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Tjarnarbíó

Tjarnargata 12, Reykjavík 101, 527 2100

Opening Hours:
Mon - Sun: 8.00am - 4.00pm

Website: https://tjarnarbio.is/en/

Tjarnarbíó is just over a century old, built-in 1913. The auditorium was originally an “icehouse”, at the time, ship owners built it like a fish factory and used ice from the pond to keep the fish fresh for export. The backstage area of Tjarnarbíó was Reykjavík’s fire station. During WWII the University of Iceland took over the house and turned it into a cinema, hence the name Tjarnarbíó (“Pond Cinema”). For decades to come the house would be used as a cinema, as a lecture hall for the University, and as a theatre. When the University of Iceland stopped running the cinema shortly before 1960 the city of Reykjavík decided to use the building for children and youth art and culture-related activities.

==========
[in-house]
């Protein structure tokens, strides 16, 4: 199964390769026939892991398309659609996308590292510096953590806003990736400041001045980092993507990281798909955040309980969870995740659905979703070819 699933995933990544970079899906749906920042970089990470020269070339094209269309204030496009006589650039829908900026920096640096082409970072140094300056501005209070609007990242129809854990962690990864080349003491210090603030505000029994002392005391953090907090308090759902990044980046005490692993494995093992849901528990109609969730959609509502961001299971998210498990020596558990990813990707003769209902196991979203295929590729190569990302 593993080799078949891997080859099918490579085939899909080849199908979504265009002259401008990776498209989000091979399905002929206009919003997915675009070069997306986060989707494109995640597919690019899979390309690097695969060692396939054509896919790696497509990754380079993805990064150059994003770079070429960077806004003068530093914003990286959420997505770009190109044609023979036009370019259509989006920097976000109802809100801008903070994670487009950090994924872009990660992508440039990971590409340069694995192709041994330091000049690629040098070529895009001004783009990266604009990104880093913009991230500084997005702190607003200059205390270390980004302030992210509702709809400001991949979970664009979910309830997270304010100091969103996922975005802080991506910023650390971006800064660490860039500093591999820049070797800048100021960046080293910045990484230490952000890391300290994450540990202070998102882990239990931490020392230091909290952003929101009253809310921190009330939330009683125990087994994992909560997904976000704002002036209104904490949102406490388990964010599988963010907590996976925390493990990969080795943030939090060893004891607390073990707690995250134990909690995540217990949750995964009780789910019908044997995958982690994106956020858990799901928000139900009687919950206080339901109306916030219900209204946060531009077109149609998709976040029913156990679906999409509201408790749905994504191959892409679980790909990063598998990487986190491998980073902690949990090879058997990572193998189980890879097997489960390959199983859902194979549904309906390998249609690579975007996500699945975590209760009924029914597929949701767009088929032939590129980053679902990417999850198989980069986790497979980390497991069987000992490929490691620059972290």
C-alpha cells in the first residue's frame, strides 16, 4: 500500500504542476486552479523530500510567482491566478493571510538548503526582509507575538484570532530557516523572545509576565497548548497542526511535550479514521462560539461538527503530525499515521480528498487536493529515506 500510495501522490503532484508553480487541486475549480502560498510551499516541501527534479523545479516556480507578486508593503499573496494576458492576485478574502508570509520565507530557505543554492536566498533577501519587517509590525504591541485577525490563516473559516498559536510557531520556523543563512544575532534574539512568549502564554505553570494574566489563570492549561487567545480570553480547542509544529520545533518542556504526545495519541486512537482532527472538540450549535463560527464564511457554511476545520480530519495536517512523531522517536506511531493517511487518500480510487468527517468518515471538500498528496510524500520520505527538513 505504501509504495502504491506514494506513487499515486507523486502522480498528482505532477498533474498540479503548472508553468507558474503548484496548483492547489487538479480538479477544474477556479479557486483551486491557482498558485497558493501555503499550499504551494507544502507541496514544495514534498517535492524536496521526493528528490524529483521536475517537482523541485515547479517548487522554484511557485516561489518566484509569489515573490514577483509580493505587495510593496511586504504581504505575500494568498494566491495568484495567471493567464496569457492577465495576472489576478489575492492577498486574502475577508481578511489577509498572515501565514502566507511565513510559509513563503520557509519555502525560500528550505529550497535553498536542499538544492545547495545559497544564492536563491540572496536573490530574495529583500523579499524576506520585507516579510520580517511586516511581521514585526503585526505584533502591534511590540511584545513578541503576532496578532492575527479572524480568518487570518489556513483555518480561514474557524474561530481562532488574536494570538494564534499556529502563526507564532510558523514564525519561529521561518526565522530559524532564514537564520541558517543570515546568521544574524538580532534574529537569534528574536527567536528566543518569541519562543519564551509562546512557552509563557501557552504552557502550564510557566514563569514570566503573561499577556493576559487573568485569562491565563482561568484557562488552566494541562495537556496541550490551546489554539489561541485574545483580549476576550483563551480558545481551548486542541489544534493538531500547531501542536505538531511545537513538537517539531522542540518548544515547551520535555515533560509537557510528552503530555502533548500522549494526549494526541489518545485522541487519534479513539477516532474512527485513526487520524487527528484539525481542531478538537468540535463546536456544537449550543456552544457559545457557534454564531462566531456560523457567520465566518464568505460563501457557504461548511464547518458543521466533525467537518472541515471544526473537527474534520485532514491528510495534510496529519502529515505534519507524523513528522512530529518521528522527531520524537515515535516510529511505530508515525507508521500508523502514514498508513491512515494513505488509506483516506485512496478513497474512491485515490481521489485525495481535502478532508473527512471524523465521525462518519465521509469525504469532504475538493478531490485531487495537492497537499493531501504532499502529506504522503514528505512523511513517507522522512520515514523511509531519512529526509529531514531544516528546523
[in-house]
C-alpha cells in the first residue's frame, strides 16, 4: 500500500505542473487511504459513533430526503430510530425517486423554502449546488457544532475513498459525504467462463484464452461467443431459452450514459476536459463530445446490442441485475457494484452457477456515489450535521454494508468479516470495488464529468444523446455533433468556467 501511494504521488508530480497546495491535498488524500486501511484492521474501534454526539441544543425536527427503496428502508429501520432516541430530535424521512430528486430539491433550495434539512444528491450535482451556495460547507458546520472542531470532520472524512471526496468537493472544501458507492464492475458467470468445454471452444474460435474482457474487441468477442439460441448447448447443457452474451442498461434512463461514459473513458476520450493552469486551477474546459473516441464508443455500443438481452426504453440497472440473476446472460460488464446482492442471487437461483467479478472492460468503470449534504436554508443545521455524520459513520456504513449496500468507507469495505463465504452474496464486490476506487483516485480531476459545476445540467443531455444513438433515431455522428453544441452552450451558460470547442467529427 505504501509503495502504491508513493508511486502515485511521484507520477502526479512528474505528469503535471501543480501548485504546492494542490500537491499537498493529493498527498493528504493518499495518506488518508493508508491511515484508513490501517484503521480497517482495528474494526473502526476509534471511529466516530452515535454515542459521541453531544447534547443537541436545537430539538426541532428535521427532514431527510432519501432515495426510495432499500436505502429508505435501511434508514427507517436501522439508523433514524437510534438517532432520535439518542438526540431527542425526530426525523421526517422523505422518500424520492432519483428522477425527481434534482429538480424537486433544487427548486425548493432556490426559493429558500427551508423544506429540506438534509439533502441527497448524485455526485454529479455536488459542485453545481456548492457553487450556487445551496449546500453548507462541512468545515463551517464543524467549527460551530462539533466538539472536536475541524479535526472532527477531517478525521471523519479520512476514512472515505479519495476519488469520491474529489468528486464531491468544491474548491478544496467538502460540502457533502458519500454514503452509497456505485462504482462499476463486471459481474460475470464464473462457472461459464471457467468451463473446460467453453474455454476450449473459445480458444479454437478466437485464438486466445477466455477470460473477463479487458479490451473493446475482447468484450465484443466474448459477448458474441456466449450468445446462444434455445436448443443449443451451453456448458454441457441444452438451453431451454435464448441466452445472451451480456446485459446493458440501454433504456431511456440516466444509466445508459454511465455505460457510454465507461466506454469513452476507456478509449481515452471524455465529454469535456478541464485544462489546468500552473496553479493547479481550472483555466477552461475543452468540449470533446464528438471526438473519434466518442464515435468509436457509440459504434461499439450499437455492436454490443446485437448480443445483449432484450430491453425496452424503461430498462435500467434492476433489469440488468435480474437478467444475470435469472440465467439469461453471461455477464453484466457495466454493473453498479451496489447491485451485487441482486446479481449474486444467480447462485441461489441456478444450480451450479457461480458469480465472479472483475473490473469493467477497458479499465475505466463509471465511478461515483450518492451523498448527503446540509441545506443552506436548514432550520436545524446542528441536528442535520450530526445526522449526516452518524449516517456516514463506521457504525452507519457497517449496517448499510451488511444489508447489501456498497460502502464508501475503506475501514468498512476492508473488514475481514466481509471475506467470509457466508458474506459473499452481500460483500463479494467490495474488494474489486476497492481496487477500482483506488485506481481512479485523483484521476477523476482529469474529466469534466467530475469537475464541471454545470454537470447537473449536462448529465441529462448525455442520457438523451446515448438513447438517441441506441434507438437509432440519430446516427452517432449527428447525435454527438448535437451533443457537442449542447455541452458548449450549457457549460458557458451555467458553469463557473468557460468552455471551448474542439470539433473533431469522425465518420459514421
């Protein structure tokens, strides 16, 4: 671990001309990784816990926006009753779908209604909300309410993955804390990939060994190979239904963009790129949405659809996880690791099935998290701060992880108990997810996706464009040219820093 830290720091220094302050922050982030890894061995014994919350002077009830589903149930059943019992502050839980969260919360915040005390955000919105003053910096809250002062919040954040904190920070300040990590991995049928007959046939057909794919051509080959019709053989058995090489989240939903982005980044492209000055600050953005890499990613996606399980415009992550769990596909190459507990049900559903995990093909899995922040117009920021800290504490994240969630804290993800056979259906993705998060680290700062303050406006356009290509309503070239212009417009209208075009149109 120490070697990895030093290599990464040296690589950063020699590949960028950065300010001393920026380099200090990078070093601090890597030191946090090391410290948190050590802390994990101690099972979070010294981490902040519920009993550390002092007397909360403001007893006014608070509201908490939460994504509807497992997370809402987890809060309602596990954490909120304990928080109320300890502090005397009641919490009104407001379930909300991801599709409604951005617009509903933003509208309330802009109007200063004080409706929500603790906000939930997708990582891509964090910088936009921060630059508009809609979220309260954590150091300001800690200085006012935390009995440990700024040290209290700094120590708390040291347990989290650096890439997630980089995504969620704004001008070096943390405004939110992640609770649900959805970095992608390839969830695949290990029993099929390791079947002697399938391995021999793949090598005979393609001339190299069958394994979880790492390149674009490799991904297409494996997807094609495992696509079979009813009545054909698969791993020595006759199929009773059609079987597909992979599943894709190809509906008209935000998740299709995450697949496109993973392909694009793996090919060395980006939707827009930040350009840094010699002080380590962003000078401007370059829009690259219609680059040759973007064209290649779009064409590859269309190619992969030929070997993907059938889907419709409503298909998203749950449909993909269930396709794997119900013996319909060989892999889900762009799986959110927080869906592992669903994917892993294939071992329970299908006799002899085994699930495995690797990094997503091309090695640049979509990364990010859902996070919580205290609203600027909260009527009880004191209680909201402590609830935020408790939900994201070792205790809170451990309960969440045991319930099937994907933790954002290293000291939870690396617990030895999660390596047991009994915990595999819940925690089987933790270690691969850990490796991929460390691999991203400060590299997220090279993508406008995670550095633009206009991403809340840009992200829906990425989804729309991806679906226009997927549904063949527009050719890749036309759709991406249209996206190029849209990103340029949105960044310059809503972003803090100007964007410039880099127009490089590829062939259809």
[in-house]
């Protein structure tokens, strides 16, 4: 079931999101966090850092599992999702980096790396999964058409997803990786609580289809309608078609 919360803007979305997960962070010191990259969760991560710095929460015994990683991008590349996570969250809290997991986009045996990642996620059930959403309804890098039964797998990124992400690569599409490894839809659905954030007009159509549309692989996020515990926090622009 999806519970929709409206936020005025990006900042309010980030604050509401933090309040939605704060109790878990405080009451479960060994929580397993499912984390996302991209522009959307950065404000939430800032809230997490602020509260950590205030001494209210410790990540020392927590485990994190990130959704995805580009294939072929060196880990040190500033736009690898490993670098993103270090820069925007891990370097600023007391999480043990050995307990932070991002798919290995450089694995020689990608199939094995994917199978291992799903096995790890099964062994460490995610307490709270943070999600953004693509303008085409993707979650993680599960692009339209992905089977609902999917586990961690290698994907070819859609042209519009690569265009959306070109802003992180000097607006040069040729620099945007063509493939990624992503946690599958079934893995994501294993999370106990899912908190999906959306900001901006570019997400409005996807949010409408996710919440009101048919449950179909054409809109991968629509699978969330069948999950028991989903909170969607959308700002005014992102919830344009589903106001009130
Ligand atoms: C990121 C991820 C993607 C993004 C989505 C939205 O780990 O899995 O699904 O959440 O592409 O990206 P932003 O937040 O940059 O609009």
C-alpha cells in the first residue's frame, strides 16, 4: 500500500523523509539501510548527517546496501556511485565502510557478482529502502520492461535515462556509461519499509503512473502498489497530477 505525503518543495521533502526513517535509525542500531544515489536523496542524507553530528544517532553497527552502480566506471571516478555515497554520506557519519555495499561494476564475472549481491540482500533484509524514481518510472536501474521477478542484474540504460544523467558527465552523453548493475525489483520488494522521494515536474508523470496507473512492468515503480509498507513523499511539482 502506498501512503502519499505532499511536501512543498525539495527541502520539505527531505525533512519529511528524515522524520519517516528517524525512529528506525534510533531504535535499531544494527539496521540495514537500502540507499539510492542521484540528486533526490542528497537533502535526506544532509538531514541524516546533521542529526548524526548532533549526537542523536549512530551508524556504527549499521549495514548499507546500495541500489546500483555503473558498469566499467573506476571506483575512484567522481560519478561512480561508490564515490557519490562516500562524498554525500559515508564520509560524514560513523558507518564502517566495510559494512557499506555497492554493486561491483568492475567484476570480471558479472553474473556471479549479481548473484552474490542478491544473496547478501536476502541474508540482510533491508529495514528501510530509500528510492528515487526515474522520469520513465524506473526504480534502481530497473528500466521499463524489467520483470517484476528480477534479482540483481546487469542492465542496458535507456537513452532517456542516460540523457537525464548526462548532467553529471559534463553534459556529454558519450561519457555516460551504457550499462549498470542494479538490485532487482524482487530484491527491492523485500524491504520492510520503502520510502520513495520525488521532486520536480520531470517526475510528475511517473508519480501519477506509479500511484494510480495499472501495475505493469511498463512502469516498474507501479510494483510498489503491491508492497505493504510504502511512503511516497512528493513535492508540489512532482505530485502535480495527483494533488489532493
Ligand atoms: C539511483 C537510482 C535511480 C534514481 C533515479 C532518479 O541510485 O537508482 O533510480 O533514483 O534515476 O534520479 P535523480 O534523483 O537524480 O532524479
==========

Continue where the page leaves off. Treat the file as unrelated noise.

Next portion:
The Reykjavík Theater Company flourished in the seventies. The choice of plays showed ambition and boldness, and new Icelandic writers finally had their voices heard. The theatre stepped out of the shadow of the National Theater and gave it a run for its money. Iðnó had been the theatre's home but was getting pretty cramped as their activity was expanding. In 1964 The Reykjavík Theatre moved part of their organization over to Tjarnarbær for the next few years. The building was mainly used for children’s theater and the company’s theater school. The school graduated a total of forty students, many of whom would perform with the company for years to come. After 1970, theater work in the building slowed down. The University of Iceland used it for teaching, and for a while, there were even speculations about tearing it down to build a new City Hall. Fortunately, that didn’t happen. The building would end up being used for all kinds of organizations and groups such as Fjalakötturinn theatre group, The High School Film Club, the art groups Svart og Sykurlaust (“black, not sugar”) and Oxsmá, The Student Theater, Herranótt the theater group in Menntaskólinn í Reykjavík, the amateur group Hugleikur and the traveling group Light Nights, which held exhibitions in English for foreign visitors. After this period of uncertainty, the house was in poor condition. Around 2005 things would change. Discussions between the city of Reykjavík and the Independent Theaters began. Focusing on making Tjarnarbíó the home of the independent performing arts. In the end, they decided to launch a total renovation of the building. Construction began in 2008 and ended in October 2010.

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